Experience in the lead up to the intervention had forced Howard to face up to the reliability of the US. Howard, like Blair, had wanted American boots on the ground, and had been unsettled by Clinton’s seeming lack of interest and unwillingness to stand up to the Pentagon. However, when by happy chance Clinton did have to give the matter his personal attention because he and Howard were to meet in Auckland at an APEC conference in September 1999, Howard got all he wanted, except boots on the ground, and everyone now recognizes that would have been unwise.
Howard was happy to bask in the praise of liberals for bringing freedom to East Timor, which had aroused intense emotion in Australia, but he did not share Blair’s ardour for humanitarian intervention. Although the liberation of their country was a triumph for the long-suffering East Timorese, Howard did not start from a humanitarian impulse or desire to see the East Timorese independent. Just at the time of Kosovo on the other side of the world, his government was opposing international and domestic pressures to insert a peacekeeping force between the marauding Indonesian Army (TNI) and its militias and the hapless Timorese, Downer deriding the advocates of it as ‘bunyip Napoleons’. Howard began by seeking a more defensible status for East Timor within the Indonesian Republic, which would remove it as a bilateral problem. He was taken by surprise by new Indonesian President J. B. Habibie’s irrational reaction, feeling under pressure from all sides, which set in train a course of events in which independence became an option. Under increasing domestic pressure, he then proceeded pragmatically when it became apparent, in the words of one of his senior officials, that ‘we might swing it’.
Following a successful outcome, Howard in effect affirmed Labor’s defence policy of giving priority to the close defence of Australia and stability of its region, the ‘arc of instability’, from East Timor through the South Pacific. Blair might see his country as Greece to America’s Rome, as many of his predecessors had done. Howard’s vision was more modest. In an interview with the Bulletin Howard portrayed Australia as having shown that it is uniquely placed to take the lead in peacekeeping operations in Asia because of the combination of its geographical situation and its values as ‘a Western European civilisation with strong links to North America’. Whatever distinction between a Western European heritage and American values these words implied was negated by Howard allowing himself to be portrayed as America’s ‘deputy sheriff’, which was contrary to Australia’s regional interests.
Although the Australian government’s motive for intervention in East Timor was not humanitarian intervention, over the next few years it became apparent that Australia was saddled with the responsibilities which accrue from it. Although there was an international presence, the essential responsibilities for maintaining law and order, nurturing the political process, and rehabilitation, all part of nation-building, fell on Australia. It was a daunting prospect, even though Australia had volunteers and experts with local knowledge and commitment. Timor has demonstrated the need to be sensitive to a new government’s need to have control of its resources, notably oil. These might have provided lessons for Iraq, demonstrating three challenges of nation-building and the need to think about them on from the start.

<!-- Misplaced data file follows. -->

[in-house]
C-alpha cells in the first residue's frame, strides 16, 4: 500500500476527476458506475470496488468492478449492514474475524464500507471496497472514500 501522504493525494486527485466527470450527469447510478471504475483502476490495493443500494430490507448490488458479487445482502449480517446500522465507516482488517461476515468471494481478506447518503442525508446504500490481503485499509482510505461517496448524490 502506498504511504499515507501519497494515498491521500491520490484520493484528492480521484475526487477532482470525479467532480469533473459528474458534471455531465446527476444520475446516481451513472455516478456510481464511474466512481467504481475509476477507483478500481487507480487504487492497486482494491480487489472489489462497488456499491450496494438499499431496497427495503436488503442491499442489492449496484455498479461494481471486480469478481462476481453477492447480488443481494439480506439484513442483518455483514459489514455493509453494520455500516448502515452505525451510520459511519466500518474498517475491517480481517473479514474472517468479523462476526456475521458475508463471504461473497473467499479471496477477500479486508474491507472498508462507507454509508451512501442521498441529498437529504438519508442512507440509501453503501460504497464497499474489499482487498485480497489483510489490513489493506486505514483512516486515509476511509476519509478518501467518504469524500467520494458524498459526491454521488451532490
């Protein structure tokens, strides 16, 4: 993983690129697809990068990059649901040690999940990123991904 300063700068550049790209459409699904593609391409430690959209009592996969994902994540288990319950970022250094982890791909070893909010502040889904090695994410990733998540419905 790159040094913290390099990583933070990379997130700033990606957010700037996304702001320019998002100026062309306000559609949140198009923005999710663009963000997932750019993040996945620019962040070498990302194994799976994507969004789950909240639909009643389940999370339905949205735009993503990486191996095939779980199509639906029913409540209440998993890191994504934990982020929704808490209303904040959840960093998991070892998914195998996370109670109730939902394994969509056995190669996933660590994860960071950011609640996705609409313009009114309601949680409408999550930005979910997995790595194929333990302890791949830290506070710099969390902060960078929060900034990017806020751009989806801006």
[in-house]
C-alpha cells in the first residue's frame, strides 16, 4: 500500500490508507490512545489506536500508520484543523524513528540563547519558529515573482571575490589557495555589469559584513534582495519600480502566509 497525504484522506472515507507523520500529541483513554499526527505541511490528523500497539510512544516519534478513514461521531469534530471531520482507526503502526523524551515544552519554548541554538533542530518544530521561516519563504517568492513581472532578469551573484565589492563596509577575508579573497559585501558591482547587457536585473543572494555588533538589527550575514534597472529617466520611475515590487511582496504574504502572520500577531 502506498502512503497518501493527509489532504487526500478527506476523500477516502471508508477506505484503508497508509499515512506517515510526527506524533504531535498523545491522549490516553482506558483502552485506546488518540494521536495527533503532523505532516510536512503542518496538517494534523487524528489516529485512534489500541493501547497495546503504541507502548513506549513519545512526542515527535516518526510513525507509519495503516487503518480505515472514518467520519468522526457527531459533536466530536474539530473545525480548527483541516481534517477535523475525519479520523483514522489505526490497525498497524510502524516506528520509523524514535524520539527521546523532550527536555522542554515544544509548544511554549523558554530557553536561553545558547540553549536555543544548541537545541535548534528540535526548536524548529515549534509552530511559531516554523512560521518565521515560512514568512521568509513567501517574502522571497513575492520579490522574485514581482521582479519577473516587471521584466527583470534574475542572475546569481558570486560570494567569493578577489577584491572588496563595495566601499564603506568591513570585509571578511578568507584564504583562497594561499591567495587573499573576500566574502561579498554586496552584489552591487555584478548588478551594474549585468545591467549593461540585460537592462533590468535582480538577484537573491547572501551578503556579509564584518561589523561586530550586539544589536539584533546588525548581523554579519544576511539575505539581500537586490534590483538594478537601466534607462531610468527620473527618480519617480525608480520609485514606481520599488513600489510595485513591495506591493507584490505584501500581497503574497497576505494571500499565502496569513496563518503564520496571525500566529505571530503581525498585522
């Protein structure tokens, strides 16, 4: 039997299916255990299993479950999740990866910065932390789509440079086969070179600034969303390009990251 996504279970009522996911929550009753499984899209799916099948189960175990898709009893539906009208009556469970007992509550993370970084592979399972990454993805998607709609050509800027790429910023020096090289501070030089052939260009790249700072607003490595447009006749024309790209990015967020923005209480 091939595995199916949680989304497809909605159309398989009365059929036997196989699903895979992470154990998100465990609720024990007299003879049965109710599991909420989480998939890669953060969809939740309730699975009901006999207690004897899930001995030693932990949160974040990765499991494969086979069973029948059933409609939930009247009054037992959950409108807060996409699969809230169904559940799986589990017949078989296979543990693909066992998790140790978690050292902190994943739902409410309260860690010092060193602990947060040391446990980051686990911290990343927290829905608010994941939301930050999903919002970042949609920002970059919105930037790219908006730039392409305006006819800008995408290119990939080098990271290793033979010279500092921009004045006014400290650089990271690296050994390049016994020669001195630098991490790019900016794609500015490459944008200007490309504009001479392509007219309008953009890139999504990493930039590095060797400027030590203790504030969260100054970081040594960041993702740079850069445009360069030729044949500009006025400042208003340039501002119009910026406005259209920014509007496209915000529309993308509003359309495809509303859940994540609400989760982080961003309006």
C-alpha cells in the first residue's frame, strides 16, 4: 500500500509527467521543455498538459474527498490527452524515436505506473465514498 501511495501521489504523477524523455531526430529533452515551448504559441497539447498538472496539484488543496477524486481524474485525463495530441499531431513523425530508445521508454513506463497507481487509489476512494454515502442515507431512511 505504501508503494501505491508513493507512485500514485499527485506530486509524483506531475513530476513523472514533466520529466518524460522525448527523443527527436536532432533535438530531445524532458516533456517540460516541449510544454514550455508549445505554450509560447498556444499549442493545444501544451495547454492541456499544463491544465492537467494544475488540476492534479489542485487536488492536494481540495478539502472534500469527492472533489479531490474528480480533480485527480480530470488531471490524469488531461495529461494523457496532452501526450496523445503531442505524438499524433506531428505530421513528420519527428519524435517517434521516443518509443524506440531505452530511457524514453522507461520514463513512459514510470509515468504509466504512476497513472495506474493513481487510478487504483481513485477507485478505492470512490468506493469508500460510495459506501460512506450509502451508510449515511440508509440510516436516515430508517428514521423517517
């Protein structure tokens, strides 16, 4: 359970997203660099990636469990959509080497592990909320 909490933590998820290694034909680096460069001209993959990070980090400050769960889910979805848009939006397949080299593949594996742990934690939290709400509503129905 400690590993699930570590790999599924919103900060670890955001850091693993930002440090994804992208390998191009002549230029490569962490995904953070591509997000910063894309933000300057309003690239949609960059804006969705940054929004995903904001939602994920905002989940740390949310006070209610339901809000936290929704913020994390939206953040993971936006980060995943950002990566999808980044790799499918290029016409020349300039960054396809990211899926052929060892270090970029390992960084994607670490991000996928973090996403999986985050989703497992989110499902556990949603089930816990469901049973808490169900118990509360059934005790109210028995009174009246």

Blair had rushed to Washington after 9/11 and had heard Bush describe Britain as America’s greatest ally in telling Congress on 20 September of his intention to declare war of terrorism.
Bush, as a realist, who had opposed nation-building in the election campaign, seems to have been lukewarm about the neocons’ advice to change the Iraqi regime before 9/11. After the unexpectedly quick military campaign in Afghanistan and the toppling of the Taliban, who had, however, refused to surrender Osama bin Laden, the myriad vistas opened up by regime change in Iraq and the certainty and forcefulness of the neocons were irresistible. He enquired about the state of contingency planning for invading Iraq on 21 November 2001.
Between then and Blair’s visit in April, important political developments included Bush targeting the ‘axis of evil’, Iran, Iraq and North Korea, in his State of the Union speech on 29 January 2002, Cheney’s Middle East tour in March seeking support for an invasion of Iraq, and military planning developments, which included a presentation to Bush on 3 March by General Tommy Franks, Central Command (CENTCOM) Commander in Tampa, Florida. He then went on to brief his generals at Ramstein, Germany.
When Bush and Blair met at Bush’s ranch in Crawford in April 2002, there was no impediment to them agreeing on the need to remove Saddam Hussein. Sharing a Christian ethic, they nevertheless were not squeamish about methods. Indeed, as Blair was en route, an adviser, Robert Cooper, expounded a brutal creed in the Observer:
We need to revert to the rougher methods of an earlier era – force, pre-emptive attack, deception, whatever is necessary to deal with those who live in the nineteenth century world of every state for itself. Among ourselves, we keep the law but when we are operating in the jungle we must also use the laws of the jungle.
These words bluntly convey that in the decisions to attack Iraq there was arrogance of power, in the parlance of Vietnam critic Senator William Fulbright, and tenacious cultural, and, many accused, racial superiority.